Below is a photo of her ribbons from her ebay site. (What I do) to make the ribbons stay put, is to use two-sided tape to stick the ribbon fob to the leather-side of the spine hollow…and they never shift around.
And in addition to my bible ribbons, here’s another bible-reading accessory that I use and love. It’s a cheap, very lightweight, under-padded, plastic, portable laptop-computer lap desk (very cheap from Wal-Mart, but you can find them just about anywhere that sells computer accessories). With a cheap, adjustable, metal book stand, (from ebay). I sit in my chair, and put this bad boy on my lap, and I’m reading with ease. It is waaay useful.
The black, rubbery surface is non-skid, kitchen-shelf matting that I bought from Wal-Mart, and I cut it to size, (it’s in the kitchen accessories aisle, and comes on a roll). I fastened it with two-sided tape to my reading platform. That way, my reading stand and my bible stay put, without sliding around as I shift and move.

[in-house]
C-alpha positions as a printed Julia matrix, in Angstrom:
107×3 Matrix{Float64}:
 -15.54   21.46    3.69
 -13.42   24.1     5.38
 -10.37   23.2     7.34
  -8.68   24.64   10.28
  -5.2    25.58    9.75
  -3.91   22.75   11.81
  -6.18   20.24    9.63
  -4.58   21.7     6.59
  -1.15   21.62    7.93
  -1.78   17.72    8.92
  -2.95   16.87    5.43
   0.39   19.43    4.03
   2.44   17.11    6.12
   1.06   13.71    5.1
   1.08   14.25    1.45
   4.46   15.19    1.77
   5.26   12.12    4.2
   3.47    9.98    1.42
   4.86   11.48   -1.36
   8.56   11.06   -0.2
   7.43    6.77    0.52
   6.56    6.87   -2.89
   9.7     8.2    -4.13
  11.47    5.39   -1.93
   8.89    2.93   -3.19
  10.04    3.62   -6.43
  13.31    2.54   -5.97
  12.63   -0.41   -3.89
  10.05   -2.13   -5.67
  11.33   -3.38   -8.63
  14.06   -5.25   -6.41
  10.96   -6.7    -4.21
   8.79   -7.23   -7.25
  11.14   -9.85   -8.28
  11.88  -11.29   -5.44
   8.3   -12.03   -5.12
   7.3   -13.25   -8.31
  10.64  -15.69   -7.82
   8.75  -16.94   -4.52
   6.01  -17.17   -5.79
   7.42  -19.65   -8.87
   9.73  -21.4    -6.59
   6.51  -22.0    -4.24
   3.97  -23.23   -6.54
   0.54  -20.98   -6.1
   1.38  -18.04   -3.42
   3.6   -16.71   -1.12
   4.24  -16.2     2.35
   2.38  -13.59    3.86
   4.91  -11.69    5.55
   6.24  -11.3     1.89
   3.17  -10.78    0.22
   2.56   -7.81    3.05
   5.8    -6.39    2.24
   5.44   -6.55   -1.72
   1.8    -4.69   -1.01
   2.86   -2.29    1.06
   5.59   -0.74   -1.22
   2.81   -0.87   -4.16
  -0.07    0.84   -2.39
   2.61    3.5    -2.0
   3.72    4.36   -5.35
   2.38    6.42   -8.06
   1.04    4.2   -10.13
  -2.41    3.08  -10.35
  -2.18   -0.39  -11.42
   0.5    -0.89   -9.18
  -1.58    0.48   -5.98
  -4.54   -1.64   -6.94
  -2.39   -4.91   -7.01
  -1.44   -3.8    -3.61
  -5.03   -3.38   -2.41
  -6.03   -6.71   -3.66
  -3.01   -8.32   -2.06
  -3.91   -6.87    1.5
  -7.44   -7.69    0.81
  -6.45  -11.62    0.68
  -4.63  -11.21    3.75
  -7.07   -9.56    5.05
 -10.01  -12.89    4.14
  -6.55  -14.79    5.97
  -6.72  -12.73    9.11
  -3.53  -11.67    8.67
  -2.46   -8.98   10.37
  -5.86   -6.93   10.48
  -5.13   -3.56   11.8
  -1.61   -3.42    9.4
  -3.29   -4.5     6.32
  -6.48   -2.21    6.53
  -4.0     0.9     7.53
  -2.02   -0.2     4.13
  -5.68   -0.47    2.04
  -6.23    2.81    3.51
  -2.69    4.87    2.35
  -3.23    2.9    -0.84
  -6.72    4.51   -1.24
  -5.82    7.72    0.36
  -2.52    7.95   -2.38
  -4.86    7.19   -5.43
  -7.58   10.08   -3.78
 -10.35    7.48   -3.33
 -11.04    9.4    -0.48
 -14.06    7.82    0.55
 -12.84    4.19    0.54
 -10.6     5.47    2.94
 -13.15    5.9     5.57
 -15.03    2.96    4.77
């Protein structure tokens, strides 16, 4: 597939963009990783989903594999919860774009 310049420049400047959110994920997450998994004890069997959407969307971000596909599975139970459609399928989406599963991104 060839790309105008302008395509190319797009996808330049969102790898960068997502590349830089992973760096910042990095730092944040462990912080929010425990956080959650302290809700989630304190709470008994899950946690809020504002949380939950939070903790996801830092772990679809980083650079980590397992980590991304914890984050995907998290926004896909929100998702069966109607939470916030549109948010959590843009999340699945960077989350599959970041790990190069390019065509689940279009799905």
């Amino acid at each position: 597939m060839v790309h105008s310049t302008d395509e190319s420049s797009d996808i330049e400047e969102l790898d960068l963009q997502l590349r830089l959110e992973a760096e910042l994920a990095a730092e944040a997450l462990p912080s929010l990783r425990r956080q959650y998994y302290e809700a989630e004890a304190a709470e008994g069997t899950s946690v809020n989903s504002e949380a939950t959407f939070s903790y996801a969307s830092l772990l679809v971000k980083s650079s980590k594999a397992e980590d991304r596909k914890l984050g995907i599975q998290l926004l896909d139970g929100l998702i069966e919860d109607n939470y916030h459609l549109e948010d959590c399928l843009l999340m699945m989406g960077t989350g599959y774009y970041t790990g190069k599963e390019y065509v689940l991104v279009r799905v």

So what’s the final verdict on which bible is the best? I don’t have an answer as to which one is the best, on any given day I might give you a different answer. But I’ll give you some recommendations based on their strong points.
(I have already written full reviews for 3 of these 4 bibles here on my site; only the large black & brown LCBP 215 I haven’t written a review for).
For brute strength in construction (long lasting with hard handling), and large readable print, the LCBP 215 gets the nod. And it’s a super bargain. It’s sold at the cost of production, (around $57). And it’s built like a tank.